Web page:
I have been unicyclist since 2010.
Saddletimes(36" with T-bar) on weekends; 2-4h winter, 2-6h summer.
Normally no stops during the ride.
Crank leghts varies 125-170
Saddles: KH freeride, Nimbus gel, KH slim(now bolted on).
Nervepain on my right leg is incredible and 24/7.
I must use strong painkillers, to maintain bearible condition.
I have suffered lower back pain when i started this awe sport,
second time when i switched 125 cranks(summer asphalt rides).
I find that I get this from too much walking and not enough stretching. It bothers me kayaking, as I paddle a tight boat. I have found relief from laying on the floor in a door opening and placing my heel up on the frame, so that my leg is at a 90 degree angle. I try to stay there for five minutes or so. If I am faithful with this stretch, the pain disappears.
Had the same problem but with discomfort in my left leg and a few trips to the chiropractor seemed to take care of it for me.
I experience sciatica on my left side after many years of unicycling. It seems to me that it has to do with the asymmetry of the sport; I always hold my handle with my right hand, so my body’s always twisted the same way. Stretching has helped, and I do try to switch hands now when I’m riding non-challenging stuff.
I also experience pain in my lower back and right leg. Sometimes I can barely walk. I ride left foot forward.
I know Jason Auld suffers too, his pain is in his left leg and he rides right foot forward. Could there be a connection between stance and which side of your body is affected?
Almost all bodyweight stacks in crotch area + using a pelvis to keep balance,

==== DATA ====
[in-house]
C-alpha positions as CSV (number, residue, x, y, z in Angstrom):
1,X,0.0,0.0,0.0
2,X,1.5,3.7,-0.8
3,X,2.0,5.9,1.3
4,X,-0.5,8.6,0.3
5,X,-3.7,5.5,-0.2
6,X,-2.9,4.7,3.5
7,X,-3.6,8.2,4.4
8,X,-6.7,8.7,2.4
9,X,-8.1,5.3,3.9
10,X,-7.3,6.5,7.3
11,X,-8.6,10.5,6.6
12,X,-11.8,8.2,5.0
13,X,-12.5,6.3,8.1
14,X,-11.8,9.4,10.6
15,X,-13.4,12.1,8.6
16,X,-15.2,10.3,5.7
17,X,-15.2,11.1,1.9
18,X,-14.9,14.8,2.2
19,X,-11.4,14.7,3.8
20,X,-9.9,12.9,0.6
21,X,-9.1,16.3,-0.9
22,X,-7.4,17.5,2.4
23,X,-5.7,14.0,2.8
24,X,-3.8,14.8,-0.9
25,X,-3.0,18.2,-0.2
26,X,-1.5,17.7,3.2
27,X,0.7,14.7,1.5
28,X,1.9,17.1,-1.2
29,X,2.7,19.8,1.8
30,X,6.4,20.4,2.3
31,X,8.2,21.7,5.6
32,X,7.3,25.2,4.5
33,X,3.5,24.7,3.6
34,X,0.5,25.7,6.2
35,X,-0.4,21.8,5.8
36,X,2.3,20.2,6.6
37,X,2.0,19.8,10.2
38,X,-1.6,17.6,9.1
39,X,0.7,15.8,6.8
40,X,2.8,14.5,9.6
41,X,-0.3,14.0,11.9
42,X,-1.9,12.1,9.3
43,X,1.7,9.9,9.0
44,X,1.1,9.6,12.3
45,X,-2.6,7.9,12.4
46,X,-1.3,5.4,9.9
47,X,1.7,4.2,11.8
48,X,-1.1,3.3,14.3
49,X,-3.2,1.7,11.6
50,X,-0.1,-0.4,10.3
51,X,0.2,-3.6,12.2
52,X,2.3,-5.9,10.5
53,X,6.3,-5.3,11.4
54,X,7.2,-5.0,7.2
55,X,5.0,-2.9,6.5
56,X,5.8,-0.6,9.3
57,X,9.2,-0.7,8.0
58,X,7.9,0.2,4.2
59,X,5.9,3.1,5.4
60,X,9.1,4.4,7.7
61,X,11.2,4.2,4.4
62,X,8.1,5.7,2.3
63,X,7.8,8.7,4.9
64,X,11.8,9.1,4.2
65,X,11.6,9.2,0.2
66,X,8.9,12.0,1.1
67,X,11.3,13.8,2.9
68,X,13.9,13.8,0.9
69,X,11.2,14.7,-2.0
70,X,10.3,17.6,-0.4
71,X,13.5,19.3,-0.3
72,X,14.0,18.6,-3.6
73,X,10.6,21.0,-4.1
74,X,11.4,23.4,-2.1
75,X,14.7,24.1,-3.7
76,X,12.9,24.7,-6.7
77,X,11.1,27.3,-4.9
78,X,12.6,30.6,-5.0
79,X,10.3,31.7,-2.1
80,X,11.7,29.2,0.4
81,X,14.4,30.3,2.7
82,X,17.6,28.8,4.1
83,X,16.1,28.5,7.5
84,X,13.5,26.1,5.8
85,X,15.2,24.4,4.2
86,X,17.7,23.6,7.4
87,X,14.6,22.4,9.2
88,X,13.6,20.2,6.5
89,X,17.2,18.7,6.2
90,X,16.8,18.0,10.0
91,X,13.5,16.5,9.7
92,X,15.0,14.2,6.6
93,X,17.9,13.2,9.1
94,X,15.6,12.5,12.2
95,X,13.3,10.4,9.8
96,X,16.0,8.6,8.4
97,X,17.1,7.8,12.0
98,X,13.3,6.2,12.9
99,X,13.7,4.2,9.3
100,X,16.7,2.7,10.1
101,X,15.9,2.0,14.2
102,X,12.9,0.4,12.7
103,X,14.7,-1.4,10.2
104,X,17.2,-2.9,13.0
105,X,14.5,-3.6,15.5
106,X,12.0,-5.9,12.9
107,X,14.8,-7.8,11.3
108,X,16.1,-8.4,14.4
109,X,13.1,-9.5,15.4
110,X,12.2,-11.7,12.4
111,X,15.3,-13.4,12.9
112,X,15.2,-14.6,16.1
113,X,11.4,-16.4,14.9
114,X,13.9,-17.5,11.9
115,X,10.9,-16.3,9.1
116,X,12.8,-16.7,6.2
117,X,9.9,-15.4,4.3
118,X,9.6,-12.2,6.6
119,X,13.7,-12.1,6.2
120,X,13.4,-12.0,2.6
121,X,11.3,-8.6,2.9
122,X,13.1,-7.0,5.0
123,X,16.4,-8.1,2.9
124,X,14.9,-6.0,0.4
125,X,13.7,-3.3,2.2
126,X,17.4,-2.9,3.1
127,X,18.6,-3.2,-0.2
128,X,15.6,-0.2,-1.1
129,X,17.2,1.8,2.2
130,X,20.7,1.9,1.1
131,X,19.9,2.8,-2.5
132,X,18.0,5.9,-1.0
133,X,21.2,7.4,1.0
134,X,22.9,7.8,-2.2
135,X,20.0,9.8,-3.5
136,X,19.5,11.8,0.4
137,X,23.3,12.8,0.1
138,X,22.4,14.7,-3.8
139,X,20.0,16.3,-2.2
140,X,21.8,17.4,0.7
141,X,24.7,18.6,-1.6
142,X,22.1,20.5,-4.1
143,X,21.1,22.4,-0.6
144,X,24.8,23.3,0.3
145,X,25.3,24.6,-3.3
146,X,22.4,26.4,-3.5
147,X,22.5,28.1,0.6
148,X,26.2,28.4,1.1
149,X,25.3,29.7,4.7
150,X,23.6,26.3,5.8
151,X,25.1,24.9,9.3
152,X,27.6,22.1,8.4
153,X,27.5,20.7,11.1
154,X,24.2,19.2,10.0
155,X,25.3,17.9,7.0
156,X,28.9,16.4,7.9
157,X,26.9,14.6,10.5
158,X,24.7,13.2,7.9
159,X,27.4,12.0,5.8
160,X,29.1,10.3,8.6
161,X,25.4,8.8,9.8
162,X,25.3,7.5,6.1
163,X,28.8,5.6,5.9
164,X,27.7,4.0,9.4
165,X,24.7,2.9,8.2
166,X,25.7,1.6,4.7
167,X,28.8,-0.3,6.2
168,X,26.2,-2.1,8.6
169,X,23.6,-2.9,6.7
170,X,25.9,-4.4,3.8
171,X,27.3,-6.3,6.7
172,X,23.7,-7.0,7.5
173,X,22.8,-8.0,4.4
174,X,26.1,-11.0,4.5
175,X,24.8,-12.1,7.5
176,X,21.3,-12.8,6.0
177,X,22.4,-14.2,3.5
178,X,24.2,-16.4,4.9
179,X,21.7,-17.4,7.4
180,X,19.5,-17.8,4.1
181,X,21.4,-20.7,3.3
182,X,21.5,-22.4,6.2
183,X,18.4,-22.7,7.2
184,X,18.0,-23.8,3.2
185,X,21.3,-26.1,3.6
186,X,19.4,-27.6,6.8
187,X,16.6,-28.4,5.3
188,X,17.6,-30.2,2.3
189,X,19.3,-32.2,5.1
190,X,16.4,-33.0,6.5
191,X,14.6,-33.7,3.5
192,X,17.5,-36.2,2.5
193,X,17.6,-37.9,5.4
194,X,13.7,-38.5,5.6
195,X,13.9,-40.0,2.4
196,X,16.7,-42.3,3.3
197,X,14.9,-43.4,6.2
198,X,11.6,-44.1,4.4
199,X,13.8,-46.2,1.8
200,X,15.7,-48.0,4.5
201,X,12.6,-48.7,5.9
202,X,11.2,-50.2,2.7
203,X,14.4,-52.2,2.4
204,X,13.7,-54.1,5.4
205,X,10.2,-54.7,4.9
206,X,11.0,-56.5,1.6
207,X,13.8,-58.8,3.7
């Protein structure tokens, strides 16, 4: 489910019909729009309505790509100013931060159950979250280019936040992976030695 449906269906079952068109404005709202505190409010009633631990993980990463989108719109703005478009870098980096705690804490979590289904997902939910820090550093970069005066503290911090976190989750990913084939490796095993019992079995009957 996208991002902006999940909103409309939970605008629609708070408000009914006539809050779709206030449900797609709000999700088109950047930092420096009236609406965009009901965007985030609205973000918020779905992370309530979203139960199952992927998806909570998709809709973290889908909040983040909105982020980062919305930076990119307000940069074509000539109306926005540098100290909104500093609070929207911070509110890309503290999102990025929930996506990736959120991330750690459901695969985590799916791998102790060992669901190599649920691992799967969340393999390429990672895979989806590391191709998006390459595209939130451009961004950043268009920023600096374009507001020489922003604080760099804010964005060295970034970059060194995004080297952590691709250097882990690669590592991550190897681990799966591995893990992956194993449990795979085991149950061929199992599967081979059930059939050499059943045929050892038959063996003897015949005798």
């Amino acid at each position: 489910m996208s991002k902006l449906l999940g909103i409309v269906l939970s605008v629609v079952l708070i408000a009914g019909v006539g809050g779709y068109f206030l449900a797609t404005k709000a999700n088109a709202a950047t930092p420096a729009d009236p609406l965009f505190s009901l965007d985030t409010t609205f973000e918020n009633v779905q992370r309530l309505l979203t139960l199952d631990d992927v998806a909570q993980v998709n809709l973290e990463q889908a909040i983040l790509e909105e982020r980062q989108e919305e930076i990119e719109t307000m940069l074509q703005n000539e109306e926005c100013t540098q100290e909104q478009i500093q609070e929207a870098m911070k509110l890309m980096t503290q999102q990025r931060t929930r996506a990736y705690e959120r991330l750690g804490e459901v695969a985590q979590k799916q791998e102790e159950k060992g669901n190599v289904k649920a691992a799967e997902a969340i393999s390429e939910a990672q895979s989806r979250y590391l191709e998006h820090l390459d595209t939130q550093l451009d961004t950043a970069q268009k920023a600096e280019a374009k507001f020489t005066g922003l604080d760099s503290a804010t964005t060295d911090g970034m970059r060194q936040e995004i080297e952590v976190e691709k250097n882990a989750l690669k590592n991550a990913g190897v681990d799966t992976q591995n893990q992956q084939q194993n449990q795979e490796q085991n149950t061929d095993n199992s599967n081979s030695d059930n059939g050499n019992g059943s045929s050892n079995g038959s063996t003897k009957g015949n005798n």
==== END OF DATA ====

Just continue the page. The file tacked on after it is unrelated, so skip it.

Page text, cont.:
maybe that causes this kind of spineproblems.
Stretching is a normal post-exercise procedure to me(has always been).
I’m not very keen to go back 2wheels:(
I suggest you figure out what is causing the sciatica
If it’s compression at the piriformis (deep butt), it’s probably unicycle-related. If not, the most common reasons for sciatica are large disc herniations, stenosis or fractures. If your riding posture is flexed forward, my guess would be disc herniation. The good thing is, large herniations resorb, the bad thing is. You’re going to have to change your riding posture.
Last thing, if you haven’t already had a neurological work-up, do it. You should have someone make sure there are no signs of motor involvement, if there is, it’s more serious and warrants an MRI or nerve conduction velocity test.
MRI is coming in the near future.
I’m thinking of to weld my own custom v-frame(bike-like-frame),
although it’s going to be heavyweight steel prototype cut and weld -hell:)
Thanks for the answers!